"Committing even a little of your time will make a huge difference to Scotland’s wildlife and wild places."
With the New Year looming, attention is turning to the pledges we all know we’ll make (confidently or otherwise!) to be better people over the next 12 months.
But are you fed up with the same old resolutions? Exercise more, lose weight, save more money, drink less alcohol… Well, why not make a more selfless promise for 2018?
Recent research shows that volunteering is now among the nation’s ‘top ten New Year’s resolutions’ and RSPB Scotland is calling on people to act on that this year, by signing up to save nature as a volunteer.
With 77 Scottish nature reserves and a wealth of work spanning a huge variety of species and habitats, RSPB Scotland offers hundreds of exciting opportunities to get involved with. Some of the roles available now include:
- Seabird photo counters: Analyse drone images of penguin and albatross nests to help us and BirdLife International learn how their populations are faring.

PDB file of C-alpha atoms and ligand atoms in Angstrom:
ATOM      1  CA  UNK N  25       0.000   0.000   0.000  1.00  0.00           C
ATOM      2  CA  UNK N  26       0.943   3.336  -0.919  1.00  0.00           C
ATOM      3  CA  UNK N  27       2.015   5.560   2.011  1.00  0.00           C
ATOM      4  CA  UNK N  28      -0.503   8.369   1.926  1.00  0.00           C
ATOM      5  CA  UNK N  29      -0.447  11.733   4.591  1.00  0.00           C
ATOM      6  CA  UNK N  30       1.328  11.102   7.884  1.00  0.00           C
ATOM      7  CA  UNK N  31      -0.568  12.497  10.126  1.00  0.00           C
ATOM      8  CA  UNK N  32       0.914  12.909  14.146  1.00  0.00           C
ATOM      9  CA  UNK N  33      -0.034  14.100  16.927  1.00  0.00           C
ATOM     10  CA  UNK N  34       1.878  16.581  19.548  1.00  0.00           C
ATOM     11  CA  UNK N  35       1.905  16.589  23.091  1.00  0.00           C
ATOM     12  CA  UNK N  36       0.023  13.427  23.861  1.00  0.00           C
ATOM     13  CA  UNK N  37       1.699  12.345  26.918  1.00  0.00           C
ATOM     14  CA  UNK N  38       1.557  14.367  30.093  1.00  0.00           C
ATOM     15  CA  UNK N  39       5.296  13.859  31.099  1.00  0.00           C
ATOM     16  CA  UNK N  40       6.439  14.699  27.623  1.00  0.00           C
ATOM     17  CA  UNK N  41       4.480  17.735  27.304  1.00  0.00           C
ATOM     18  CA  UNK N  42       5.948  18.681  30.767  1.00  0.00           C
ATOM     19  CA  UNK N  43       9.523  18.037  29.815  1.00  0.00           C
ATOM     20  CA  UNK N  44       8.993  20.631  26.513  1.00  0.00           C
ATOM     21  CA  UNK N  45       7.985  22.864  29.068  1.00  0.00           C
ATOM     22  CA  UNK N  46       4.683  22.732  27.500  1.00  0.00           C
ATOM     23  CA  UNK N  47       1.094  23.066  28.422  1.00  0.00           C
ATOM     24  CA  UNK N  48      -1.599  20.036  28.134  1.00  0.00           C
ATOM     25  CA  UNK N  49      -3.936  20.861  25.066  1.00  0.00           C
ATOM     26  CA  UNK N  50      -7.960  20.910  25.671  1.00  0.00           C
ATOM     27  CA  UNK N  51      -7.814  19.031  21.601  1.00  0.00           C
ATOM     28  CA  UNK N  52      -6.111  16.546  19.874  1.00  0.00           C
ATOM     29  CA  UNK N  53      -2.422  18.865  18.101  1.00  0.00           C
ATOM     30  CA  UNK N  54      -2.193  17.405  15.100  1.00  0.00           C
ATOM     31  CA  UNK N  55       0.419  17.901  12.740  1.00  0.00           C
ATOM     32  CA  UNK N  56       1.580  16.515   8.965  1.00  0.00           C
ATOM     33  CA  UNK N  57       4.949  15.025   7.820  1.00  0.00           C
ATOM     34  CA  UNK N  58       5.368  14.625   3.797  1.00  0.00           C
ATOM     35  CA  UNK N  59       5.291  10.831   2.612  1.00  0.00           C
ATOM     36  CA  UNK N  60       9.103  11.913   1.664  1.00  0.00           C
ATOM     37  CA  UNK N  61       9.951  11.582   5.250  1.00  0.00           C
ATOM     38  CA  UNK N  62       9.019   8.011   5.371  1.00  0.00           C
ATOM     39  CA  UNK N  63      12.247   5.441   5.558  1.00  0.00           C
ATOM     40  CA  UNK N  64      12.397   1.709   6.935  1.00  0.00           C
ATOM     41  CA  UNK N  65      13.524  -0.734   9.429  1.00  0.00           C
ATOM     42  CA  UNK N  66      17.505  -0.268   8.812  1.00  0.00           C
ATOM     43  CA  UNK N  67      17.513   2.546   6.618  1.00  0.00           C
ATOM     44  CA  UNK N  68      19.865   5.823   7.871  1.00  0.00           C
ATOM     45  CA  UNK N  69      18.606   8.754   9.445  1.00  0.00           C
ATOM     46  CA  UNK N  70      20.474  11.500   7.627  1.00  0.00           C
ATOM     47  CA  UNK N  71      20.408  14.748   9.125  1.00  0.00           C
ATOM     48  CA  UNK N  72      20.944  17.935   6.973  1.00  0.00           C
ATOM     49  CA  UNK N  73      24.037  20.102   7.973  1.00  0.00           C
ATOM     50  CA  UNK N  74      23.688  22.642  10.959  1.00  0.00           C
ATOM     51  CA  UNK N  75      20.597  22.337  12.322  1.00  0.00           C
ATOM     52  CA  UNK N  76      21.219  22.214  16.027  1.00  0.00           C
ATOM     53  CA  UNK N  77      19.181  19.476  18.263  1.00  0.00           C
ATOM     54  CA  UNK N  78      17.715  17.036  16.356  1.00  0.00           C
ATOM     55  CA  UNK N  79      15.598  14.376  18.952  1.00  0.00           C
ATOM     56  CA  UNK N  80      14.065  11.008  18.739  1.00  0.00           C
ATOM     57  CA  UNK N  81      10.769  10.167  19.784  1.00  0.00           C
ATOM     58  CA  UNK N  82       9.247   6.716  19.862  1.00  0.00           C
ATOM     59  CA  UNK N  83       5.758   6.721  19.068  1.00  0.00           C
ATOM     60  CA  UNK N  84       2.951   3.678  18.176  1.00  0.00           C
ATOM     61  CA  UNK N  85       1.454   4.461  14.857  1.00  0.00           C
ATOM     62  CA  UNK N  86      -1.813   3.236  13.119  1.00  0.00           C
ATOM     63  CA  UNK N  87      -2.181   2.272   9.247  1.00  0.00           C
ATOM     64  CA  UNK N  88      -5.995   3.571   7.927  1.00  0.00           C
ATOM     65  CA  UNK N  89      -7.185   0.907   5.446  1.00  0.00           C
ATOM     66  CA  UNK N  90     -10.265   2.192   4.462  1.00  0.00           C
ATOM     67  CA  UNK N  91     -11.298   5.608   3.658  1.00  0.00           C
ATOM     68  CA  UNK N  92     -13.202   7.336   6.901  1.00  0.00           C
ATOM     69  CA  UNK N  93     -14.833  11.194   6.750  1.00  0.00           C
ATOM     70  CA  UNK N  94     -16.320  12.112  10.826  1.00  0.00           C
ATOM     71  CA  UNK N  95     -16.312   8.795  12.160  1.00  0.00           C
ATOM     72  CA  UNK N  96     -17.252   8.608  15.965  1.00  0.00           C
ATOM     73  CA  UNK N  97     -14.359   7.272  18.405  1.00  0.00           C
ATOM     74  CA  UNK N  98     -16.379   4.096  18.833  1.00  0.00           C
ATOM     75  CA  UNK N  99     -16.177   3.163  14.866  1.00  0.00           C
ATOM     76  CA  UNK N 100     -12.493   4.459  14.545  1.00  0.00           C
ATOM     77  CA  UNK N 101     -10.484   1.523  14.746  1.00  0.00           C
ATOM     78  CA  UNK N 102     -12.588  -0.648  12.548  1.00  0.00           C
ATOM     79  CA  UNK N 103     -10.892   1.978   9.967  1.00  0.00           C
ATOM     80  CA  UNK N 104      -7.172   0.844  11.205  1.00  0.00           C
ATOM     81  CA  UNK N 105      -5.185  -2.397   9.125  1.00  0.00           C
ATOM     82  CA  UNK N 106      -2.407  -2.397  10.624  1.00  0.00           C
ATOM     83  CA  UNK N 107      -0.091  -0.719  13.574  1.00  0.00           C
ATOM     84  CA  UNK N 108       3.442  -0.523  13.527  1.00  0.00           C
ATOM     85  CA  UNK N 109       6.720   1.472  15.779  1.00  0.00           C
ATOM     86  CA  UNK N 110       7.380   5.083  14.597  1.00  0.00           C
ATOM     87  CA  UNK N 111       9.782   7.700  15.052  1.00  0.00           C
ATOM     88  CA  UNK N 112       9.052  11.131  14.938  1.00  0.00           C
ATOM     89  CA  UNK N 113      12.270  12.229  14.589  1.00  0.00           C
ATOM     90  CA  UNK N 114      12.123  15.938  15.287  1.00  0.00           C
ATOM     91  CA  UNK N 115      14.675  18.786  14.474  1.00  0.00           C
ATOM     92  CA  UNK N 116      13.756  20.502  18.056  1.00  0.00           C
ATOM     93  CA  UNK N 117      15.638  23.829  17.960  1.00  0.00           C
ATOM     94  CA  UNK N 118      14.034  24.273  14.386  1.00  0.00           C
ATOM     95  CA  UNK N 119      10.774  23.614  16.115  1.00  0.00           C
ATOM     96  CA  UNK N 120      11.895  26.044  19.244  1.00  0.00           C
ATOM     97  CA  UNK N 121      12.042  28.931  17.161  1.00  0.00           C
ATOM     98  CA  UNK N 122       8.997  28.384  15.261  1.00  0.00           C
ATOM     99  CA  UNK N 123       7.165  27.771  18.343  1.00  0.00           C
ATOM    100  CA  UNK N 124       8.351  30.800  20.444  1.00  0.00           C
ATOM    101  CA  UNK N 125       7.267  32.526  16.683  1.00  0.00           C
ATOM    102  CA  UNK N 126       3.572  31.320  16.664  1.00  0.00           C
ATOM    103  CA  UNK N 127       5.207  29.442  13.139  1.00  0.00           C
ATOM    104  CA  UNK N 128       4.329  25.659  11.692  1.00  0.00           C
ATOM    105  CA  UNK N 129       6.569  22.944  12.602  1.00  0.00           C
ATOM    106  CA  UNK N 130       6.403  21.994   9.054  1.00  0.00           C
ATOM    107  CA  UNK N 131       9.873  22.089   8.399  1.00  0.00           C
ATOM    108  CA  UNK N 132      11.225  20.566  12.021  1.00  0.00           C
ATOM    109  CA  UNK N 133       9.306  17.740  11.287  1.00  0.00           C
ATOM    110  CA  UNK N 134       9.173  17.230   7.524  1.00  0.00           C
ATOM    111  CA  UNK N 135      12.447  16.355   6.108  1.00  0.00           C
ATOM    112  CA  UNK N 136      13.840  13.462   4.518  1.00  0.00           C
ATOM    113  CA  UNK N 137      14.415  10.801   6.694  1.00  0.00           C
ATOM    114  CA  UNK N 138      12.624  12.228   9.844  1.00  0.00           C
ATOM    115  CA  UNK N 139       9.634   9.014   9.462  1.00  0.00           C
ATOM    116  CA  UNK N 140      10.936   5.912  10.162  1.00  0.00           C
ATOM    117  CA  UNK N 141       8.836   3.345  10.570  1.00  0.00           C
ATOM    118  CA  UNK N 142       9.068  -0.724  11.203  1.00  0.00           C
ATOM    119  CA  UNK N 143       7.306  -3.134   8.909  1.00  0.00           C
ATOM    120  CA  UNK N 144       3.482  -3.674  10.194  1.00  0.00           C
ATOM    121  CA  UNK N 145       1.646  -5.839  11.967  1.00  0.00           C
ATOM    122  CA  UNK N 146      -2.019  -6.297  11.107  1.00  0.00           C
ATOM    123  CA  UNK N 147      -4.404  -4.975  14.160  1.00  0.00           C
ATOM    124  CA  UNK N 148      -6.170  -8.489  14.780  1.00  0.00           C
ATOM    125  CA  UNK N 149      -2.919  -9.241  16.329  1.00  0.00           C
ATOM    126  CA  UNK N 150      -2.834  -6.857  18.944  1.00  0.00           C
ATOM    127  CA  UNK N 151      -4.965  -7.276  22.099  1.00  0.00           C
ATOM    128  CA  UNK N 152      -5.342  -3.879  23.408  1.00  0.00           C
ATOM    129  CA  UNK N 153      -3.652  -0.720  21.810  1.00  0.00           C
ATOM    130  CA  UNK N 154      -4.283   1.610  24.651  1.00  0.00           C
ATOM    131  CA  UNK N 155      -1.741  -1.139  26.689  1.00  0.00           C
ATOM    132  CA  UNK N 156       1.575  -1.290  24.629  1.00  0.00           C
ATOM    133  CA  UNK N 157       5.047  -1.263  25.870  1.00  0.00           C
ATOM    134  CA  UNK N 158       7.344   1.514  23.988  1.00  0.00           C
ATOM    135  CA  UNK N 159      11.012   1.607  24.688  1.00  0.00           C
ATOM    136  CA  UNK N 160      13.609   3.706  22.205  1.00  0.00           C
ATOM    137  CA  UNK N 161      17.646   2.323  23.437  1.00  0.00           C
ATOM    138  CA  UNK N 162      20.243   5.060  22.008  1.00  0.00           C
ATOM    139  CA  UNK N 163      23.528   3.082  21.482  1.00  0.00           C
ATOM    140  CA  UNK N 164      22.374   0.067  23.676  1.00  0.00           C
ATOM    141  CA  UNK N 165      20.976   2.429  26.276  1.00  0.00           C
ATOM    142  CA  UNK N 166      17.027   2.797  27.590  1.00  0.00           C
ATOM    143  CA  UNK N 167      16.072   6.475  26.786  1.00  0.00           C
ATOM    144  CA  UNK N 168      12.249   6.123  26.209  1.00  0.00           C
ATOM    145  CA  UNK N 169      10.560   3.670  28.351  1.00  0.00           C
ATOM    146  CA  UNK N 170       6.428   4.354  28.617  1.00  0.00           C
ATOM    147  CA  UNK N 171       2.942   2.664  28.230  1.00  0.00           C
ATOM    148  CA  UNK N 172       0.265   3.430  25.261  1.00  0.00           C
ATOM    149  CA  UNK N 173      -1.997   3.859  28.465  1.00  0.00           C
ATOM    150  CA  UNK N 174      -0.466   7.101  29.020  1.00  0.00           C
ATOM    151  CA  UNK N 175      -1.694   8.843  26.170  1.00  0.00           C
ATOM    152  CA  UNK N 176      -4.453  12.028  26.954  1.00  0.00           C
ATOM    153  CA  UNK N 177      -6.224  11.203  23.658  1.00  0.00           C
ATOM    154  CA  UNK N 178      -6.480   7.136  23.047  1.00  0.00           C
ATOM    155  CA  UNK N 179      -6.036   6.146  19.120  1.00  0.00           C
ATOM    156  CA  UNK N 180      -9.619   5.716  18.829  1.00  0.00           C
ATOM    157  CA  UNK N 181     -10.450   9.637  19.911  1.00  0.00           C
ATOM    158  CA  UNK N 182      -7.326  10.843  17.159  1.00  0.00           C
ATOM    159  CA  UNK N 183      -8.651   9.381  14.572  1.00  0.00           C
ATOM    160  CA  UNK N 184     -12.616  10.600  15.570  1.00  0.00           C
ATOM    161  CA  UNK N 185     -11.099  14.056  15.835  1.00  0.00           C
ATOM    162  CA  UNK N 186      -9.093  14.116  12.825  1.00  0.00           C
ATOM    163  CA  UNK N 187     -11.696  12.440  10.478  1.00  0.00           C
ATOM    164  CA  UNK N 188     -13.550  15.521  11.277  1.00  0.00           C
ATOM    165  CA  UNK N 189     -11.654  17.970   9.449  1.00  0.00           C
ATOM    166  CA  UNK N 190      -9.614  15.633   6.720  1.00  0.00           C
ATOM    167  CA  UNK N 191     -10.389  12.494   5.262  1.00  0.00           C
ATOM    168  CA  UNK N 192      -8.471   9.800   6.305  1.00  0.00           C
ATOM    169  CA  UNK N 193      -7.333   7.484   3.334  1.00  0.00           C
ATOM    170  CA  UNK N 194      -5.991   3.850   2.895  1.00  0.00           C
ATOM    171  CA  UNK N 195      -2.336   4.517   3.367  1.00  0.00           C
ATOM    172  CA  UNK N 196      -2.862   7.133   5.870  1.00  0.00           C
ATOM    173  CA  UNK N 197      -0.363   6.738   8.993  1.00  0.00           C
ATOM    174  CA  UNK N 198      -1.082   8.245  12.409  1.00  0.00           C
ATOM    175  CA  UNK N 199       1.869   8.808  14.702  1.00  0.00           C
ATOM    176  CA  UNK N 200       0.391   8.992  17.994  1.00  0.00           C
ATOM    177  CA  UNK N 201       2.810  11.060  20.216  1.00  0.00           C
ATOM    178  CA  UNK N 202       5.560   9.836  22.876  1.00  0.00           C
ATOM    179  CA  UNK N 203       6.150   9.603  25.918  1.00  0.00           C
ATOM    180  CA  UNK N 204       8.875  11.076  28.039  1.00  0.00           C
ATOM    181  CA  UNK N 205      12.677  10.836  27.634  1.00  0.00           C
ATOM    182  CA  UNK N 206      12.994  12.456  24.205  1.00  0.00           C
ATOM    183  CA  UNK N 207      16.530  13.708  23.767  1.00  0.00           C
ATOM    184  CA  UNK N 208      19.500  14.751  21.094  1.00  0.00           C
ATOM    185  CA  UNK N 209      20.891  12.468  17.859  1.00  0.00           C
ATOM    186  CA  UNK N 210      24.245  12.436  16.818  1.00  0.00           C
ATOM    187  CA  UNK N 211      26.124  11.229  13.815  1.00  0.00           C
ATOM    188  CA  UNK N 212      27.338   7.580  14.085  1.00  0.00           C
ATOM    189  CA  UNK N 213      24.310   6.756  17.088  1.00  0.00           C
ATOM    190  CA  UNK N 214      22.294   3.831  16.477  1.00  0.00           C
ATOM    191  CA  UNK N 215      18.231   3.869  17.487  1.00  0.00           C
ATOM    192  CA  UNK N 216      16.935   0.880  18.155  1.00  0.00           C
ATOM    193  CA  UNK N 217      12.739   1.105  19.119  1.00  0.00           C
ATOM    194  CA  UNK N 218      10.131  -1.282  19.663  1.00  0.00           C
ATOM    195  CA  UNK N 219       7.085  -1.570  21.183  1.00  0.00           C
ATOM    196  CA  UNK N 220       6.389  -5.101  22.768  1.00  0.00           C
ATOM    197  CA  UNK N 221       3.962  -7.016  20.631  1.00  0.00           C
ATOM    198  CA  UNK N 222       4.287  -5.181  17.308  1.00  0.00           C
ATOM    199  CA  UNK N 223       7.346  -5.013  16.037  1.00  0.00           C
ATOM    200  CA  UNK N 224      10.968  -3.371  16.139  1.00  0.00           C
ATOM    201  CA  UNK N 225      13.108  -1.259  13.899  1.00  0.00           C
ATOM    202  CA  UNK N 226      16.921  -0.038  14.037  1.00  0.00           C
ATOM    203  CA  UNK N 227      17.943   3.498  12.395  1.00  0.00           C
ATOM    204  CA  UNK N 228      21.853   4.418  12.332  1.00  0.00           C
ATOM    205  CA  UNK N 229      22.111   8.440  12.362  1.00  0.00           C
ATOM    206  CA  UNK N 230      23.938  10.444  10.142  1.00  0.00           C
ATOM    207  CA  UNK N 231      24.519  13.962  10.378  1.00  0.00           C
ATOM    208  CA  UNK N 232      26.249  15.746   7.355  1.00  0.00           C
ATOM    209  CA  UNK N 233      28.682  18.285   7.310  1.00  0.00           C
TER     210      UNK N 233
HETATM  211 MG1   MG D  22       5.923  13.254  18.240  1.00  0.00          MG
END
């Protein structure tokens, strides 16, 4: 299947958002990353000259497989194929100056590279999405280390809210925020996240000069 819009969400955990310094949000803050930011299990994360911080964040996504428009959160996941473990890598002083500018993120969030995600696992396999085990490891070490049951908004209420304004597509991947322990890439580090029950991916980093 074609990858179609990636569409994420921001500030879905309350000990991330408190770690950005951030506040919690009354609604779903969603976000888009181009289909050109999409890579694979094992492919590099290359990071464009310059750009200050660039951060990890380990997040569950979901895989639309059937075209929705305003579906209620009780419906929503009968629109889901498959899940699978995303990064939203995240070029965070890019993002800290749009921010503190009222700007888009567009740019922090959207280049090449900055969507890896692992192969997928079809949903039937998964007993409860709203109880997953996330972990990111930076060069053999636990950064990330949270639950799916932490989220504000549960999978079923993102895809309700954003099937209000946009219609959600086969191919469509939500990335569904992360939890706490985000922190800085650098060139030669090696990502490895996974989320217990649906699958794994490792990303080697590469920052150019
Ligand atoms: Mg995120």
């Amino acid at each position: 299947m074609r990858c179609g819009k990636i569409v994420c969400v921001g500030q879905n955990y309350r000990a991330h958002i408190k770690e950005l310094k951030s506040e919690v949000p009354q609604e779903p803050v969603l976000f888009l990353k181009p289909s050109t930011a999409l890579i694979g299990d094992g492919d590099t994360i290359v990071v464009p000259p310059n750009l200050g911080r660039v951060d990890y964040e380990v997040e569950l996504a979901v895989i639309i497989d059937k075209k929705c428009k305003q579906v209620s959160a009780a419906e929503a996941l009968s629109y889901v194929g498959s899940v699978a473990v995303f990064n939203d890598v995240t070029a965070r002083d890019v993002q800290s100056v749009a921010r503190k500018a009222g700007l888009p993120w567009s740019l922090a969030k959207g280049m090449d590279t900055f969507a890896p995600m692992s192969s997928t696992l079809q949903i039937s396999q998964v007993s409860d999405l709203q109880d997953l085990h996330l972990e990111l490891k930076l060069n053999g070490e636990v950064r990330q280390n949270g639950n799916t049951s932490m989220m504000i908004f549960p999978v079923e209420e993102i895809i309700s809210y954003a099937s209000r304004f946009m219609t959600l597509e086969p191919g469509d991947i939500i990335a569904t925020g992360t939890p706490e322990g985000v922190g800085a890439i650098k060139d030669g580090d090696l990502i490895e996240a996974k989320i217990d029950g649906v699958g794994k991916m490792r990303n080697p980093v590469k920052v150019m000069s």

- Volunteer warden: We need local people to join the team looking after our Black Devon Wetlands reserve and the wonderful wildlife that resides there.
- House Sparrow surveyor: In Glasgow, house sparrow numbers have declined by over 90% since 1959. Take part in a citizen science project to survey this species, learn what is impacting their populations and devise ways to help them.
- Information volunteer: Excite and teach visitors about the unique wildlife of our Dunnet Head reserve at the very tip of north Scotland.
Jillian Schofield, head of membership and engagement for RSPB Scotland, said: “Committing even a little of your time to planting trees, surveying birds and beetles, helping with research or teaching kids about nature will make a huge difference to Scotland’s wildlife and wild places, now and in the future. We have a fantastic bunch of people from all walks of life currently volunteering with us - our youngest is 11 and the oldest is 89! Without them we wouldn’t be able to achieve all that we do for nature in Scotland, and we’d love even more of you to get involved and succeed in your commitment to volunteering in 2018. Even if you can’t manage to take on a volunteering role, you might consider becoming a member of the RSPB this year, it’s another excellent way to help our work for wildlife and the environment.“
More than 2,200 volunteers generously give over 114,000 hours of their time to RSPB Scotland each year, to protect nature right across the country.
To find out more about all of the opportunities available with RSPB Scotland, go to: www.rspb.org.uk/volunteering